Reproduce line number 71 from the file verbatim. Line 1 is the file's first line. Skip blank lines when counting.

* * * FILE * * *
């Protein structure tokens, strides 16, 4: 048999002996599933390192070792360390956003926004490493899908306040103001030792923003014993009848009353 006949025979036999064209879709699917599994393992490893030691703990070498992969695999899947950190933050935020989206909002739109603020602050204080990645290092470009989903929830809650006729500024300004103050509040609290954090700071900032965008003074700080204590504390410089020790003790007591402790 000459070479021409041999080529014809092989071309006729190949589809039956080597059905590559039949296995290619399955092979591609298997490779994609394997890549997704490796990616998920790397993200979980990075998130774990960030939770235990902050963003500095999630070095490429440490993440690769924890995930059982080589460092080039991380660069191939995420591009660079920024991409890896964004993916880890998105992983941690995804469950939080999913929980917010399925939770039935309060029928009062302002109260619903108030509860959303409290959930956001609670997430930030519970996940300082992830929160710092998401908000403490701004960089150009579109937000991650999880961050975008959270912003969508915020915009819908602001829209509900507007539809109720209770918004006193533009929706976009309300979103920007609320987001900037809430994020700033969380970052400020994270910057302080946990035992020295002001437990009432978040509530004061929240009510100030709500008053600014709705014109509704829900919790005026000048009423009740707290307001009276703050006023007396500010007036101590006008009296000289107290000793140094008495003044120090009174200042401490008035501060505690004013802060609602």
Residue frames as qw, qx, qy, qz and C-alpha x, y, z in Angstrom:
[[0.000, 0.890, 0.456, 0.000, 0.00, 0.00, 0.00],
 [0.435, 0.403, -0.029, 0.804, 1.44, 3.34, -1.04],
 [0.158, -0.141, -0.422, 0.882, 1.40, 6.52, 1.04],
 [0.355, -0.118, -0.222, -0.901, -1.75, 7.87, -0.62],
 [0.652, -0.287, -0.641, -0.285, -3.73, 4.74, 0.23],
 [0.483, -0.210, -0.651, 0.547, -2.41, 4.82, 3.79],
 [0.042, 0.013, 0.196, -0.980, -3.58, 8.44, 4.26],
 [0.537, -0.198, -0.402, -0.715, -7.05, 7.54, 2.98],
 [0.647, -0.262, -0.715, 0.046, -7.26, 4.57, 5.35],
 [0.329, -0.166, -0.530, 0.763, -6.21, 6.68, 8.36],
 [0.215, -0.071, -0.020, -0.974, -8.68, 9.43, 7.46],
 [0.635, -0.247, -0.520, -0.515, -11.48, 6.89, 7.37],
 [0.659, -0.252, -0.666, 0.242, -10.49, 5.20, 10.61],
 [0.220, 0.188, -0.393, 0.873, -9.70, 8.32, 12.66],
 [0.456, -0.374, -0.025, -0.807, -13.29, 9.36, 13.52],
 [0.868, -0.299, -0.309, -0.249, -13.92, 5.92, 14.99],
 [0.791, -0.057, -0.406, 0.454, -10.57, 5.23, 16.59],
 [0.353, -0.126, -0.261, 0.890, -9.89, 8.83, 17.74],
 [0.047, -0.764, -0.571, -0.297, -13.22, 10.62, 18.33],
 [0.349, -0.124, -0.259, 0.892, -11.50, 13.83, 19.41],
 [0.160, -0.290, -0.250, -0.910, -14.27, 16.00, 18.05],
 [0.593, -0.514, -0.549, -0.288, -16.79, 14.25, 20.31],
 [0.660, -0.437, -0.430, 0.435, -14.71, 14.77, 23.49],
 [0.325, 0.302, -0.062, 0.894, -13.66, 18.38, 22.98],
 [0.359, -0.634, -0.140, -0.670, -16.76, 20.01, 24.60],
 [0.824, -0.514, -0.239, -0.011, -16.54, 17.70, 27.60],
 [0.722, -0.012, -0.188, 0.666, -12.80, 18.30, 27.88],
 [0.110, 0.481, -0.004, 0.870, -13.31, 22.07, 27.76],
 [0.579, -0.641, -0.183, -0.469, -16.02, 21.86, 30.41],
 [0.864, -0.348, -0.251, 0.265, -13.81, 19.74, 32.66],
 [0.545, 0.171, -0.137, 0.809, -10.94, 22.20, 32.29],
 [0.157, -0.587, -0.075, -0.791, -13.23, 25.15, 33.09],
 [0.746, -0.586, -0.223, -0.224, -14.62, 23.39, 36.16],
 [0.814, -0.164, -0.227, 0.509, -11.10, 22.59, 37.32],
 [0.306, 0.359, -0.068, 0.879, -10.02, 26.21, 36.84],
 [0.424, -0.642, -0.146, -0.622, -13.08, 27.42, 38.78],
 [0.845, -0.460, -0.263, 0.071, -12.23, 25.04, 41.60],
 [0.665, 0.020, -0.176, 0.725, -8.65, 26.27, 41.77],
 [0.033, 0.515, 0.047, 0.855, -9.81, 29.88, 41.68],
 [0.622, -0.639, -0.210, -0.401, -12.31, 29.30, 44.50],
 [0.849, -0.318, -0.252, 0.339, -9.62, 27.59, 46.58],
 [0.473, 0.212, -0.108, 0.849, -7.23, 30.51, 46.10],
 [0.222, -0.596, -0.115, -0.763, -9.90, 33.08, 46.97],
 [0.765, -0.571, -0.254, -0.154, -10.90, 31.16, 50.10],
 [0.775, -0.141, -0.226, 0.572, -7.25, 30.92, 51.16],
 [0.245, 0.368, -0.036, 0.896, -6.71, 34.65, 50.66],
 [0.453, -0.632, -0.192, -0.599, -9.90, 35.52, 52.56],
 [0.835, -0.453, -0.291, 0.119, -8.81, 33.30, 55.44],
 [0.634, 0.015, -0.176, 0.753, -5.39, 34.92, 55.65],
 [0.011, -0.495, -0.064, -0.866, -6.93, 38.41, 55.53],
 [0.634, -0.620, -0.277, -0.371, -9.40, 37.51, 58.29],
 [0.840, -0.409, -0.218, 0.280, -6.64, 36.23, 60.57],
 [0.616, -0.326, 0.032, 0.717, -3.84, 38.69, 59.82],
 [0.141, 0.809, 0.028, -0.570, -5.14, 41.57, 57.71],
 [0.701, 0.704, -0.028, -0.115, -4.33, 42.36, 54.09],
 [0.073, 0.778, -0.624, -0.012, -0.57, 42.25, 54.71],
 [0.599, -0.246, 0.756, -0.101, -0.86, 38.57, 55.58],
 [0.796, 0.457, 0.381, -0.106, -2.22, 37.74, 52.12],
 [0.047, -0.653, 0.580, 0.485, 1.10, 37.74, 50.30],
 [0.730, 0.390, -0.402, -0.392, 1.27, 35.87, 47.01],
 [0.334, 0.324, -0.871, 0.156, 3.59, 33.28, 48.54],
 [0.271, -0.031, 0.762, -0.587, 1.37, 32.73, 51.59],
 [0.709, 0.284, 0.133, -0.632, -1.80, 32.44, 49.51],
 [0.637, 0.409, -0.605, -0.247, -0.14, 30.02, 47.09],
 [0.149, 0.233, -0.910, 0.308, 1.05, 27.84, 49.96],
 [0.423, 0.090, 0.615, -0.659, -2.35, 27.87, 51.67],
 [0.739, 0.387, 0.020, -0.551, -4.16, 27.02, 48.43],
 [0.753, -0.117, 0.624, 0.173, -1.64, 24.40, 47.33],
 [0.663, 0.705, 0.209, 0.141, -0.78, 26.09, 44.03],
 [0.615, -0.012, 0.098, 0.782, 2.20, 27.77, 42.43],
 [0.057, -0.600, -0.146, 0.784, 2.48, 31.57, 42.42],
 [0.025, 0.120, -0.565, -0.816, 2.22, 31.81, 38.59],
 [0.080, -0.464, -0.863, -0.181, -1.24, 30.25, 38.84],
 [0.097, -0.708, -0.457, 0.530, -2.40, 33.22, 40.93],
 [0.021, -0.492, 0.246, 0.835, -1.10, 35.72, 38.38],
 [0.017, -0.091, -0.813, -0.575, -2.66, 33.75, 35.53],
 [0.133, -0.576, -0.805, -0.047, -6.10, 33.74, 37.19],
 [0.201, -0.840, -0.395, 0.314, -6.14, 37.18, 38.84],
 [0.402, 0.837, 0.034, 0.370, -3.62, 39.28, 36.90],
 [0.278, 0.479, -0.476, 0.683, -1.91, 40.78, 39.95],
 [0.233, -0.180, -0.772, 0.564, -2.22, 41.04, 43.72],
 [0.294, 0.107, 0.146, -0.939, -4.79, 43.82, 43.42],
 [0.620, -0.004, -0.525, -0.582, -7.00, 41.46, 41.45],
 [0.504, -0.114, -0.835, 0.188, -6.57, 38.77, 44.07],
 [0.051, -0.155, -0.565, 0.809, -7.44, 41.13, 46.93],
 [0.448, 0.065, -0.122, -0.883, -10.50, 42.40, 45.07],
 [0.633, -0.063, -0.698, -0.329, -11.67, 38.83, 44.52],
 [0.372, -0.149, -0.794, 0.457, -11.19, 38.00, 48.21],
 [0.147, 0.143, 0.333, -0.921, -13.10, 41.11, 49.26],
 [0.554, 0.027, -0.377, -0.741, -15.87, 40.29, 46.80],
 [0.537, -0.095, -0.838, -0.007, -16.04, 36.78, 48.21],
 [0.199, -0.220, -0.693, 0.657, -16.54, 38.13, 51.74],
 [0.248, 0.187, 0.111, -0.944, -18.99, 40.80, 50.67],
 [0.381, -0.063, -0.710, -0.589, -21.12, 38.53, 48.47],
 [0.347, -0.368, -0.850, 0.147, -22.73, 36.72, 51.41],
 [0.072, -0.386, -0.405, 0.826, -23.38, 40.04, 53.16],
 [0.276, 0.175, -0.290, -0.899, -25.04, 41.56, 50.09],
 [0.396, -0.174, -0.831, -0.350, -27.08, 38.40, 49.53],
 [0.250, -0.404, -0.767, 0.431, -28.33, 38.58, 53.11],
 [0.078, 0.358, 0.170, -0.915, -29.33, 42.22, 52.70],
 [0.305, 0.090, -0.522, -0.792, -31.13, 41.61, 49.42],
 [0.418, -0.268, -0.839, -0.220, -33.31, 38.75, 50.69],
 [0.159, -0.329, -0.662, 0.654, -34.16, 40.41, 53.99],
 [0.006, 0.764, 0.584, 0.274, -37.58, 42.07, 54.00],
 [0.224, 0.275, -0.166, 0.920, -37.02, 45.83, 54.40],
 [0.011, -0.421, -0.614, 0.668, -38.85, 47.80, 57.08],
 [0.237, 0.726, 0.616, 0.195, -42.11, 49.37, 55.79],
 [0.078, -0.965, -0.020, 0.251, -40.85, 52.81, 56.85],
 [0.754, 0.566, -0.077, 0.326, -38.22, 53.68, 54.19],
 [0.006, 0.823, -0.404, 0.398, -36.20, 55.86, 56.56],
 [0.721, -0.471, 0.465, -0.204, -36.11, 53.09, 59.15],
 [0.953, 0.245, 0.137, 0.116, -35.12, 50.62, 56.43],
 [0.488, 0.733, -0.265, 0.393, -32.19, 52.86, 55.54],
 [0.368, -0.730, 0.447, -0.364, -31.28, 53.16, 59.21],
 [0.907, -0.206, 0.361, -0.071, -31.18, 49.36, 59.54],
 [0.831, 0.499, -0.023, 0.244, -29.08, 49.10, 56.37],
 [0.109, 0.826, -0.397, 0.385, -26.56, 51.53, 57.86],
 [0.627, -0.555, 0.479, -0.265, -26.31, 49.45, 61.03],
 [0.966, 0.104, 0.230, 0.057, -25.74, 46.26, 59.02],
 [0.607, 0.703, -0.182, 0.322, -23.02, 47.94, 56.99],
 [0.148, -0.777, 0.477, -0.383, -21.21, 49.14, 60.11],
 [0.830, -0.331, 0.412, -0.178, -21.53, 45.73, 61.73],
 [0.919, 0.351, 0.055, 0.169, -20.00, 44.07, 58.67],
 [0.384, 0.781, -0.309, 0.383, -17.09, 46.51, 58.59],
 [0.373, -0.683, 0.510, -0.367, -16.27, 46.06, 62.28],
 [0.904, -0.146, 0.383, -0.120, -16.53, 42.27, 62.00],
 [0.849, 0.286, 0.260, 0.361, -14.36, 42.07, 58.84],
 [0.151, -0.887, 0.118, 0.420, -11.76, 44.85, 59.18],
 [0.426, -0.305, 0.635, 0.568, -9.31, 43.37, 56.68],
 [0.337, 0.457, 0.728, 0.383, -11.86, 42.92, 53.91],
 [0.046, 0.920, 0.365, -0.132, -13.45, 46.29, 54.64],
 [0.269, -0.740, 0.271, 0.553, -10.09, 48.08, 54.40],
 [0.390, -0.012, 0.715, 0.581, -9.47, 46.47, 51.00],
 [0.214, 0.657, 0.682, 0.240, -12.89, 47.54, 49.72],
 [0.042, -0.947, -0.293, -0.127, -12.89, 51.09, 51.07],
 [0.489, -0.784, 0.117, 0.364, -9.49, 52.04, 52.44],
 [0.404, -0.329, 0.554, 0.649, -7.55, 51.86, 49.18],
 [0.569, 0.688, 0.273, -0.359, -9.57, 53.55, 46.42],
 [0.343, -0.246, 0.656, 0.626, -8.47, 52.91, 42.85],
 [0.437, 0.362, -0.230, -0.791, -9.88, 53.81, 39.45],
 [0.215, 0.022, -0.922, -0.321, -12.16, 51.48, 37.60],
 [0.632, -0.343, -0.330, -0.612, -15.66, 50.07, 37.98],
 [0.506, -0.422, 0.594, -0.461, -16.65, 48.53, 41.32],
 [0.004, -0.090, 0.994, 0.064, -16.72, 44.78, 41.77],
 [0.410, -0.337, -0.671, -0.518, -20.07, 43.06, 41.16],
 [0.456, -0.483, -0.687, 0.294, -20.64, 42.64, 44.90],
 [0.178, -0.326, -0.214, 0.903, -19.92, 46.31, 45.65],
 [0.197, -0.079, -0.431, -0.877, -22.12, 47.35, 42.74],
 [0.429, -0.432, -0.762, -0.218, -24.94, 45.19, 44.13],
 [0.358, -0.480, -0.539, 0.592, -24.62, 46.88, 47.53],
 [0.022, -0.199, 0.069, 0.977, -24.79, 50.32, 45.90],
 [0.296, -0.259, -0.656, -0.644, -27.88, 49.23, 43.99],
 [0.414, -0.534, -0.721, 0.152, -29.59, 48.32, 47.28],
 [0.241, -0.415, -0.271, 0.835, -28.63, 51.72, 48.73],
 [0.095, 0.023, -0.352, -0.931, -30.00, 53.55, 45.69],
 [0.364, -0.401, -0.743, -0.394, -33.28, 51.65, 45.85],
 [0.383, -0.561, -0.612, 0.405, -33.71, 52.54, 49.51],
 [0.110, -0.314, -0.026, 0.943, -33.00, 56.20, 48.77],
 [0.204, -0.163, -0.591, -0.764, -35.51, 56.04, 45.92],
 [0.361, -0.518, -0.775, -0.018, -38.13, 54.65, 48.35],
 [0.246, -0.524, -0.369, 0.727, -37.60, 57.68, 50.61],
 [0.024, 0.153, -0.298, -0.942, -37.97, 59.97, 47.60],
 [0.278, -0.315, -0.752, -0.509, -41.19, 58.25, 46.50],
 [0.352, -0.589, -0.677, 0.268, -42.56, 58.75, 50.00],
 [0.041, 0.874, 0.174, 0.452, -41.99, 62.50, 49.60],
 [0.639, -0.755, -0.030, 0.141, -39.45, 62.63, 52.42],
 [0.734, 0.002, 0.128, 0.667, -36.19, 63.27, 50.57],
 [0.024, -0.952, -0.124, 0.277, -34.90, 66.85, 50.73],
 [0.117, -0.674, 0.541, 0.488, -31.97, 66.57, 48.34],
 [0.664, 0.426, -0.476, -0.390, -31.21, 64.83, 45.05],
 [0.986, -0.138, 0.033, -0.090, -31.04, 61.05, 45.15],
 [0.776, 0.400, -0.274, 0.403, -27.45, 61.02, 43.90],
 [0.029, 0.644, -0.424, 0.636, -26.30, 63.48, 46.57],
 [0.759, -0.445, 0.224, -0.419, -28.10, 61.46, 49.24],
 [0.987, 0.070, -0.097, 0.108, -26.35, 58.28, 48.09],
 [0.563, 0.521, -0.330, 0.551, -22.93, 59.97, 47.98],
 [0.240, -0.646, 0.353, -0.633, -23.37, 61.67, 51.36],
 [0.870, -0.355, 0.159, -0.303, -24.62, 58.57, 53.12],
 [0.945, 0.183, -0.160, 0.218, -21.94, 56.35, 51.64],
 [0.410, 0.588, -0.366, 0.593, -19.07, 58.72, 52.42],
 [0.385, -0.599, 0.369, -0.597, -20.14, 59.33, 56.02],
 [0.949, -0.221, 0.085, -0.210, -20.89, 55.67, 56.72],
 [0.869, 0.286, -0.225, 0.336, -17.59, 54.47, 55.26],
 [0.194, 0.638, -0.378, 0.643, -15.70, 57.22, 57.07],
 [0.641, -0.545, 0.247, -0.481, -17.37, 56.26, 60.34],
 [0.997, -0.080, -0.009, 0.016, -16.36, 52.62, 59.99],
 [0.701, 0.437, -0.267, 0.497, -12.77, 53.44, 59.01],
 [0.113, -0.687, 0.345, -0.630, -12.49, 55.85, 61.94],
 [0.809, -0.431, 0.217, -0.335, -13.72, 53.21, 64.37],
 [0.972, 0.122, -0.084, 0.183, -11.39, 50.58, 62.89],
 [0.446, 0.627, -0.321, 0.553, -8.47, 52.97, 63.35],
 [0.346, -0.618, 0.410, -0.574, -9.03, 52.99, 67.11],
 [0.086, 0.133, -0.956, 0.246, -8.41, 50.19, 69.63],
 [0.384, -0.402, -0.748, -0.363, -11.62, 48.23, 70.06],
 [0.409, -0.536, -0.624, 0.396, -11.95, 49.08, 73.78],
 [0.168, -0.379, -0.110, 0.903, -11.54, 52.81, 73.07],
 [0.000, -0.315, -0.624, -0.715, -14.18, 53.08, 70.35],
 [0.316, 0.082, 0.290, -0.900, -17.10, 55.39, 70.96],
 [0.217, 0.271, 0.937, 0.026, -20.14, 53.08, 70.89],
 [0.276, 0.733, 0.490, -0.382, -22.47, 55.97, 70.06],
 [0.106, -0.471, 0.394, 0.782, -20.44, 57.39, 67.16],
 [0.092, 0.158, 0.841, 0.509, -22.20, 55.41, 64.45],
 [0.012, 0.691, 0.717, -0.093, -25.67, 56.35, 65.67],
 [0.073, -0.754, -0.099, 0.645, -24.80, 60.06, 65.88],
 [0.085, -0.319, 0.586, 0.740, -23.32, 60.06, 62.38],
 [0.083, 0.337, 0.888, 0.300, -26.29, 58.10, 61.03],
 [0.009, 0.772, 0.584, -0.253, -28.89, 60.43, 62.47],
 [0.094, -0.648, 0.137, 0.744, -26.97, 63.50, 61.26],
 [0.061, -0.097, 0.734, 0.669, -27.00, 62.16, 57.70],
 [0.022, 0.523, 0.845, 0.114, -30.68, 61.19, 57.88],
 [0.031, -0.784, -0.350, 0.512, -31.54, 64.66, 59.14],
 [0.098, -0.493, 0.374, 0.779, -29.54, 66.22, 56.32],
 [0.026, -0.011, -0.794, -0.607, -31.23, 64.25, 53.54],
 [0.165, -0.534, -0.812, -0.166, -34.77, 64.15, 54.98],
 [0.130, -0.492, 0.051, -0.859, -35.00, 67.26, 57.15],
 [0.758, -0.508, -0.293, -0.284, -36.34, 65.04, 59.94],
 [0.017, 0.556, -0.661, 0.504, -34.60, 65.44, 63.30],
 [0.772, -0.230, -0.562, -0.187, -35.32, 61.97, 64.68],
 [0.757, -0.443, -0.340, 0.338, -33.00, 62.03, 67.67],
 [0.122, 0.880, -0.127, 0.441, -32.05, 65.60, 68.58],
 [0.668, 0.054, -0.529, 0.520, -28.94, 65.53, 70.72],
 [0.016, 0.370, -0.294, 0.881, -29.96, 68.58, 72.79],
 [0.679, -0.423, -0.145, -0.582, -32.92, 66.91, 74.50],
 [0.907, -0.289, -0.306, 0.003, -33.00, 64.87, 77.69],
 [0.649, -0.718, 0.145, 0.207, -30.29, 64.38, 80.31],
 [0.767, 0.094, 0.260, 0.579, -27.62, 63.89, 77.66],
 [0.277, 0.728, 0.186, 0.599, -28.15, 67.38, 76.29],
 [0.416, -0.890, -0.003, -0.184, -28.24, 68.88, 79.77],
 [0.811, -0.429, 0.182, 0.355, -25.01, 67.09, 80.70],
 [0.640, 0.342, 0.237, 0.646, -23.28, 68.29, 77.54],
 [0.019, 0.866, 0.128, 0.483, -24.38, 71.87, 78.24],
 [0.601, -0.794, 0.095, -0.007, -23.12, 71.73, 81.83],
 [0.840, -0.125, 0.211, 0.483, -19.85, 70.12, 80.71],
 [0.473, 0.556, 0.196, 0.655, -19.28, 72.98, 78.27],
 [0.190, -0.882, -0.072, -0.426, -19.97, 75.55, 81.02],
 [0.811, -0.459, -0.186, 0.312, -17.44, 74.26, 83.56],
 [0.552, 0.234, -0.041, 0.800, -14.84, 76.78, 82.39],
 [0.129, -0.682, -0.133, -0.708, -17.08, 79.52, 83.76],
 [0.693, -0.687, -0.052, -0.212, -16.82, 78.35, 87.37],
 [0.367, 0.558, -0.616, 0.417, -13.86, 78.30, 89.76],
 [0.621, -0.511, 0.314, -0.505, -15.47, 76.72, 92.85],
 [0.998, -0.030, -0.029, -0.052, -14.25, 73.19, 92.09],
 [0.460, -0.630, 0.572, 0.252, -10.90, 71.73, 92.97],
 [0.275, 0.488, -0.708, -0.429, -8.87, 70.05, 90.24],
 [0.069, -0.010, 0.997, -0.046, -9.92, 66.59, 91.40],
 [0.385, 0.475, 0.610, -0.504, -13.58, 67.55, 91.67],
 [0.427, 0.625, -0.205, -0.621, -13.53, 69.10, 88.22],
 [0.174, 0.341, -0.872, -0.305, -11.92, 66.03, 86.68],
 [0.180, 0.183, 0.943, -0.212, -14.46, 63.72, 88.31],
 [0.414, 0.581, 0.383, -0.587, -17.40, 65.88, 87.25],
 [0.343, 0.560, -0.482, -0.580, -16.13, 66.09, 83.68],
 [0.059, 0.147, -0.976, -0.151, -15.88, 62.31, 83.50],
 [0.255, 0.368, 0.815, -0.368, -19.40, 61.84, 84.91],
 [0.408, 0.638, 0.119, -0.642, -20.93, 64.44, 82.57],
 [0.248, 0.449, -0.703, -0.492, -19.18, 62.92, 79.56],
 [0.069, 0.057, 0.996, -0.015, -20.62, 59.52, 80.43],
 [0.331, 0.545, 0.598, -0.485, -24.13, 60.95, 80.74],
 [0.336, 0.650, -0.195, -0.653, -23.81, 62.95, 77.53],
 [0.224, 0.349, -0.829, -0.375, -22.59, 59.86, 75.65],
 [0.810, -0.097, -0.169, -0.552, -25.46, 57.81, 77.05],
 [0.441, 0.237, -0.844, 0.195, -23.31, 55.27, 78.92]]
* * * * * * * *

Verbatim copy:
 [0.663, 0.705, 0.209, 0.141, -0.78, 26.09, 44.03],